Lake Minnetonka is one of a few places that combines two of my favorite things: boating and urbanism. Last Saturday my father, my two kids and I took our boat out for a voyage to explore the lake and have lunch in excelsior. While our Lund “Mr. Pike” boat (and Mercury “Classic Fifty” motor) is more than thirty years old, it is new to us, having bought it last fall, so every excursion is a chance to explore a new body of water. Lake Minnetonka is definitely worth exploring, and stopping for lunch and strolling the sidewalks of a traditional small town is a great way to top it off.
Lake Minnetonka has an “upper” and “lower” lake, and although it is all the same elevation, I presume the lower lake gets it’s name by being closer to the outlet to Minnehaha Creek, and therefore the sea. We put in at Carson’s Bay, a stone’s throw from the old Deephaven Station of the streetcar system (the thought of taking the streetcar to go boating would be so cool. Damn!). We headed through Crystal Bay and down through the upper lake, cruising through wide open bays and trolling through intimate channels, seeing mansions, marinas, loons and crappie fishermen along the way. The “Classic Fifty” ran well – “long may you run” – Neil Young.
After a couple hours on the boat it was time to stretch our legs, so we hopped ashore in Excelsior. In Edward Abbey’s Desert Solitaire, as he compares why people prefer the desert, the mountains or the sea, “Cactus Ed” expresses his belief that “the most appealing part of the sea, in fact, is its meeting with the land; it is the seashore which men love and not the ocean itself.” He may have a point. After all, on so many of our lakes in Minnesota, there are places on the shoreline that we gravitate to. They may be far from any town, but they are their own little village – there is a marina, a store for gas and bait, food and perhaps a bar where fishermen spin yarns – Minnesota Blarney, if you will – about inflated fish size and the one that got away. They are the Minnesota equivalent of the rural English Pub, the community gathering space. That said, but it is an added benefit when an entire town meets you at the dock, so we chose Excelsior.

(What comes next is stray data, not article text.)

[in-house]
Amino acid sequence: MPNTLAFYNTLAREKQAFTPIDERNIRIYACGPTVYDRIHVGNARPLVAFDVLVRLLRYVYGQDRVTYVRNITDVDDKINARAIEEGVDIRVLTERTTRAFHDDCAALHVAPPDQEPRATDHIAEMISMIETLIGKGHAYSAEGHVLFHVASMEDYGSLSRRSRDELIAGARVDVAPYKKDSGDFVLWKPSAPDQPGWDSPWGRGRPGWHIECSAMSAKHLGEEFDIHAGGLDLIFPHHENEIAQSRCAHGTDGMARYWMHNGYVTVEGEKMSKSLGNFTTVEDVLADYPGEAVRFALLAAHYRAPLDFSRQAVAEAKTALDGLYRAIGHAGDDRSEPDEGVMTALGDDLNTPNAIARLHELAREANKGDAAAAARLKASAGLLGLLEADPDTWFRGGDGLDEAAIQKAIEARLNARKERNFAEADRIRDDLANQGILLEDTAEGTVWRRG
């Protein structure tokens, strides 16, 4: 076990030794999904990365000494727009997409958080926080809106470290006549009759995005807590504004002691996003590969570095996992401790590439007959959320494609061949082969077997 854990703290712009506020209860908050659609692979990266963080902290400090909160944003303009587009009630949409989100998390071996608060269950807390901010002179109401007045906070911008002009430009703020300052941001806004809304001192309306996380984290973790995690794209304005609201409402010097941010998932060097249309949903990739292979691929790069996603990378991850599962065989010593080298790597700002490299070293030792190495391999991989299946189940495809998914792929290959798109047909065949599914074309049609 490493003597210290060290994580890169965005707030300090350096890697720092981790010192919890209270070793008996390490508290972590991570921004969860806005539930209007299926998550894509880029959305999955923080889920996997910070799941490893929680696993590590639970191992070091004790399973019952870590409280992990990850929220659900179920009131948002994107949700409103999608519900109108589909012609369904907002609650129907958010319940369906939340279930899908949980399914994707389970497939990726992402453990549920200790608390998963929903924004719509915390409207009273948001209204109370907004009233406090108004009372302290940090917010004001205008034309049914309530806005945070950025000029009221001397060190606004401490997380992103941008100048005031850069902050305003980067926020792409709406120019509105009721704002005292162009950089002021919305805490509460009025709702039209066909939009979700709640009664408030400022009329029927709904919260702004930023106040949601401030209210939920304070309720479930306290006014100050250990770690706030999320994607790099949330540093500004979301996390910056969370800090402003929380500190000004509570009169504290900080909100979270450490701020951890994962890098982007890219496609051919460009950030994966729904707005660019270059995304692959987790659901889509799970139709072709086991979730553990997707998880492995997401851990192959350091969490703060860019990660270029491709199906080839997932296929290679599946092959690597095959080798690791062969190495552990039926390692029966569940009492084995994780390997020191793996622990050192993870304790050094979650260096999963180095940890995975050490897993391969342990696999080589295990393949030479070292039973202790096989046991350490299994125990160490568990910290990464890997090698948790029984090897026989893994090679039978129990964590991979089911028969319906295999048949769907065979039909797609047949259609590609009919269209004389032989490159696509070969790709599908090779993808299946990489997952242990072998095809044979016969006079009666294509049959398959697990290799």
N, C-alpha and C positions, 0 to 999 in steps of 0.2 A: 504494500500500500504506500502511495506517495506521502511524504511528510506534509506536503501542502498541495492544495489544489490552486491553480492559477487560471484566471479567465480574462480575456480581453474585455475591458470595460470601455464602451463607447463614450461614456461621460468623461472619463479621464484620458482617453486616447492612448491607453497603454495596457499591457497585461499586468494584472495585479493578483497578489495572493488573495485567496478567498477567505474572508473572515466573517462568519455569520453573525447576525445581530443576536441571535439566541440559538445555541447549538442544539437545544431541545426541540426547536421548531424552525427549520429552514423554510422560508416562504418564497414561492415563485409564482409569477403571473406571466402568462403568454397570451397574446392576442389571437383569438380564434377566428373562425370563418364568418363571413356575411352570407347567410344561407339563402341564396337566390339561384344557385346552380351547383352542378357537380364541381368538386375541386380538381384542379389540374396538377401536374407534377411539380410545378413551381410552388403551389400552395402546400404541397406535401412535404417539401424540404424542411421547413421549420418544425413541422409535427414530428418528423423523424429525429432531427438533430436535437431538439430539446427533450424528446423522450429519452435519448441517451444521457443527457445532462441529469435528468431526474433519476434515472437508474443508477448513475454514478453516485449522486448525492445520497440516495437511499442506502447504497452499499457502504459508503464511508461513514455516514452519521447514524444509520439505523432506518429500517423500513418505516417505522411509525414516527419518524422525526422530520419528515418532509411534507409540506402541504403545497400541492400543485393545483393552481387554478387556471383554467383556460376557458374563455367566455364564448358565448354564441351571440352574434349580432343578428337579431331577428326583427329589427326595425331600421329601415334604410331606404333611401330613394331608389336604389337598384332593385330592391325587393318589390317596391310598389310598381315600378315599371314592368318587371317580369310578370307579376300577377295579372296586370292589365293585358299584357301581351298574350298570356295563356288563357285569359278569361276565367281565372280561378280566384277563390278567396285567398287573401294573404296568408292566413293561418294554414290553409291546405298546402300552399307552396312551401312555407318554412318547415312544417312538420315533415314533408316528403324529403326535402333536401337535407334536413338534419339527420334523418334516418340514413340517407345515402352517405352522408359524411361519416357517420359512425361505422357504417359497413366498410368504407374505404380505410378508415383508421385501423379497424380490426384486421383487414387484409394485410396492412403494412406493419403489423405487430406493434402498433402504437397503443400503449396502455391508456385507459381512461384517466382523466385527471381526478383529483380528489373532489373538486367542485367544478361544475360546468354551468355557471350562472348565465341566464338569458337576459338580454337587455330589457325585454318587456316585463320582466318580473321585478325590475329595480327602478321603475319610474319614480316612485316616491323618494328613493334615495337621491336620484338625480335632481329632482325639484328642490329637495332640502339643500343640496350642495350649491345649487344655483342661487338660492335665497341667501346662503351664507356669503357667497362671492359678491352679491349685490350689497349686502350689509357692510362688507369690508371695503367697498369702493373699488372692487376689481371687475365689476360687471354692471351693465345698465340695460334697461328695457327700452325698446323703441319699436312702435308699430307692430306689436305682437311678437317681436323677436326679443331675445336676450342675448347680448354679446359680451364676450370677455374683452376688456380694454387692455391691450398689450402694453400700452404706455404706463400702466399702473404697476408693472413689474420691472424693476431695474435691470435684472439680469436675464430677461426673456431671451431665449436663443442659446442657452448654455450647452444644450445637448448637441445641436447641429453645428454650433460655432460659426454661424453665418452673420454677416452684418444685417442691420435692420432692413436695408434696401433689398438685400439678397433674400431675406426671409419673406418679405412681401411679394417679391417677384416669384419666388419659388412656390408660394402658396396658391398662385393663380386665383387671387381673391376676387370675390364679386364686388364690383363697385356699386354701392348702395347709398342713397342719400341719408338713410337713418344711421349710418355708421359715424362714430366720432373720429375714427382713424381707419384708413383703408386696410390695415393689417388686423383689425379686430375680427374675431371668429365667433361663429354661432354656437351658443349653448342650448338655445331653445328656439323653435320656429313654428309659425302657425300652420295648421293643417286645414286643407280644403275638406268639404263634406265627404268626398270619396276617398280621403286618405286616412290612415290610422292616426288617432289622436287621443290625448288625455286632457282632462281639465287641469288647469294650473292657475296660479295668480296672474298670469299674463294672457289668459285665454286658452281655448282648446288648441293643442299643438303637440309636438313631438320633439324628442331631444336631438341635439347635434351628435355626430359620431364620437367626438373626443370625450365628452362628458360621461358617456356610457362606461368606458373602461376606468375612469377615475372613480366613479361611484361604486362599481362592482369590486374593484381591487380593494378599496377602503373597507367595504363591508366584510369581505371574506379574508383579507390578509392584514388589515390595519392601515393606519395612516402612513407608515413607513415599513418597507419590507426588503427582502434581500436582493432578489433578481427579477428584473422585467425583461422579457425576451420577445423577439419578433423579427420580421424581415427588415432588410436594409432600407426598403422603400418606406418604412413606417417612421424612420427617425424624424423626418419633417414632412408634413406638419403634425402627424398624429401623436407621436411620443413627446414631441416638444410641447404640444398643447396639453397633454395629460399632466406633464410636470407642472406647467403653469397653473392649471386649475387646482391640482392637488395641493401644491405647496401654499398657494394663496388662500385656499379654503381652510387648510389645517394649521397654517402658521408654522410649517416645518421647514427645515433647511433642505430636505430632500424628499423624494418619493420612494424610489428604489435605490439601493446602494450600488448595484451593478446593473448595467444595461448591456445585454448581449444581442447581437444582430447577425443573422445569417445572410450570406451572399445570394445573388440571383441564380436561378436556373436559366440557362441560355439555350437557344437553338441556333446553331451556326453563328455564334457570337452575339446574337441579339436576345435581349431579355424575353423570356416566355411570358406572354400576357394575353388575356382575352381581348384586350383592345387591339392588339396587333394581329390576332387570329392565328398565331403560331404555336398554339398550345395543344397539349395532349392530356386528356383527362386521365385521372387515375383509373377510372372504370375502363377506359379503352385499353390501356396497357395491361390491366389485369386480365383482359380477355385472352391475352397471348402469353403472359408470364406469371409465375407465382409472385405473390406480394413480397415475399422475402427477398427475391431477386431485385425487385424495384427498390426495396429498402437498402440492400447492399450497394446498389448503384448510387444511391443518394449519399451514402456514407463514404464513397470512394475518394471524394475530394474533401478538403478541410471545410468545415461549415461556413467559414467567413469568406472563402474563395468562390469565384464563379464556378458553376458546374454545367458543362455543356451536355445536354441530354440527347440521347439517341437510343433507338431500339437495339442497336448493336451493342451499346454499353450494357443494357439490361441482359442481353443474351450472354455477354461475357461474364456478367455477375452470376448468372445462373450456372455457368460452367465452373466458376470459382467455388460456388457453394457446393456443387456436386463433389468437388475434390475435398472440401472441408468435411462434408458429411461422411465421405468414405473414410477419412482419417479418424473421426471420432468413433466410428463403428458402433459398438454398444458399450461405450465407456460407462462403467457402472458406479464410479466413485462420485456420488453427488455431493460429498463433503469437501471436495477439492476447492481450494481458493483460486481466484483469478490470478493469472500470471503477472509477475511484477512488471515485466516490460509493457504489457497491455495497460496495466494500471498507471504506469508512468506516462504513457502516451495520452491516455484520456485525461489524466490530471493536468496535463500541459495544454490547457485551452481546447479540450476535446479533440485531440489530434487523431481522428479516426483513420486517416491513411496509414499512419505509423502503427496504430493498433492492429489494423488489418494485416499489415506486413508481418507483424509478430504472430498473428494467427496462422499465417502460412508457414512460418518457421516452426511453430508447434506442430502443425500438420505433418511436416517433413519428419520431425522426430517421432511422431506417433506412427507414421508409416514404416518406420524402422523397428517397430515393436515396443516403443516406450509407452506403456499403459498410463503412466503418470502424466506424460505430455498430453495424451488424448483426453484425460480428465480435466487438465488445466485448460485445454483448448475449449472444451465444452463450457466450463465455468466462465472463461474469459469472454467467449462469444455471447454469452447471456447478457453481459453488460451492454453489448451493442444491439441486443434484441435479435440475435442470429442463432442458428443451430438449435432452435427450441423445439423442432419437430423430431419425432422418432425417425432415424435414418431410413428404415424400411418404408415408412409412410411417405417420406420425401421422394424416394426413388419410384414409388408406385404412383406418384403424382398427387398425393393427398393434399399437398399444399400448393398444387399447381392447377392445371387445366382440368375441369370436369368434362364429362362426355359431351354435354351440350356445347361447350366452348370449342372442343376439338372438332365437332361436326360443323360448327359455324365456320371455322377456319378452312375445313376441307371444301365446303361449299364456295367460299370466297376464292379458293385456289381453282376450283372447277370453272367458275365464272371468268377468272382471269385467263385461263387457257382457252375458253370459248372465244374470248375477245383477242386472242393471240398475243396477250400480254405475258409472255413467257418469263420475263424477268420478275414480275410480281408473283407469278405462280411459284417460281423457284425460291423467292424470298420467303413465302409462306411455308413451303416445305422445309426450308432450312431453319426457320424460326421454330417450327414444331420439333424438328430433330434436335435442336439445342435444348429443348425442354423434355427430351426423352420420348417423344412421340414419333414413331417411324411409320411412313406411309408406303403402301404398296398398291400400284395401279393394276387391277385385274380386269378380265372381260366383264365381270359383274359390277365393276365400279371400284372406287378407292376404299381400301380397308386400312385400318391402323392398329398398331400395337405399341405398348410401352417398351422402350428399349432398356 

We docked at the public boat slips in excelsior, which, get this, have coin operated parking meters. I love that!
Excelsior has much to love, and much of that is found on and near Water Street, the town’s main street. We strolled up Water Street past the shops and restaurants, mostly nestled in older, pre-World War II buildings.
Speaking of blarney – the “craic” – we visited Jake O’Connor’s Irish Pub for lunch.
Beer connoisseurs will want to visit the Excelsior Brewing taproom, which is just off Water Street. Transit enthusiasts can ride the Excelsior Streetcar May to early October. After lunch we stopped by Excelsior Bay Books and grabbed an ice cream cone before setting off across Excelsior Bay and back to the landing.
A few years ago I was at the Granville Island Public Market in Vancouver one morning when a man and his dog pulled up in a small motorboat. I was jealous; to live in such a great urban setting AND be able to take a boat to get coffee in the morning is a very good lifestyle indeed! But taking the boat to Lake Minnetonka as an excuse to visit Excelsior will certainly do. Lakes and boating are central to the folklore in the Land of 10,000 Lakes. All you really need is a watercraft that floats (always remember to put in the plug before you launch the boat!), and for a relatively small investment we will hopefully generate some good memories on the water, a enjoy some good urbanism.
By the way, I definitely recommend arriving at Psycho Suzi’s by boat.
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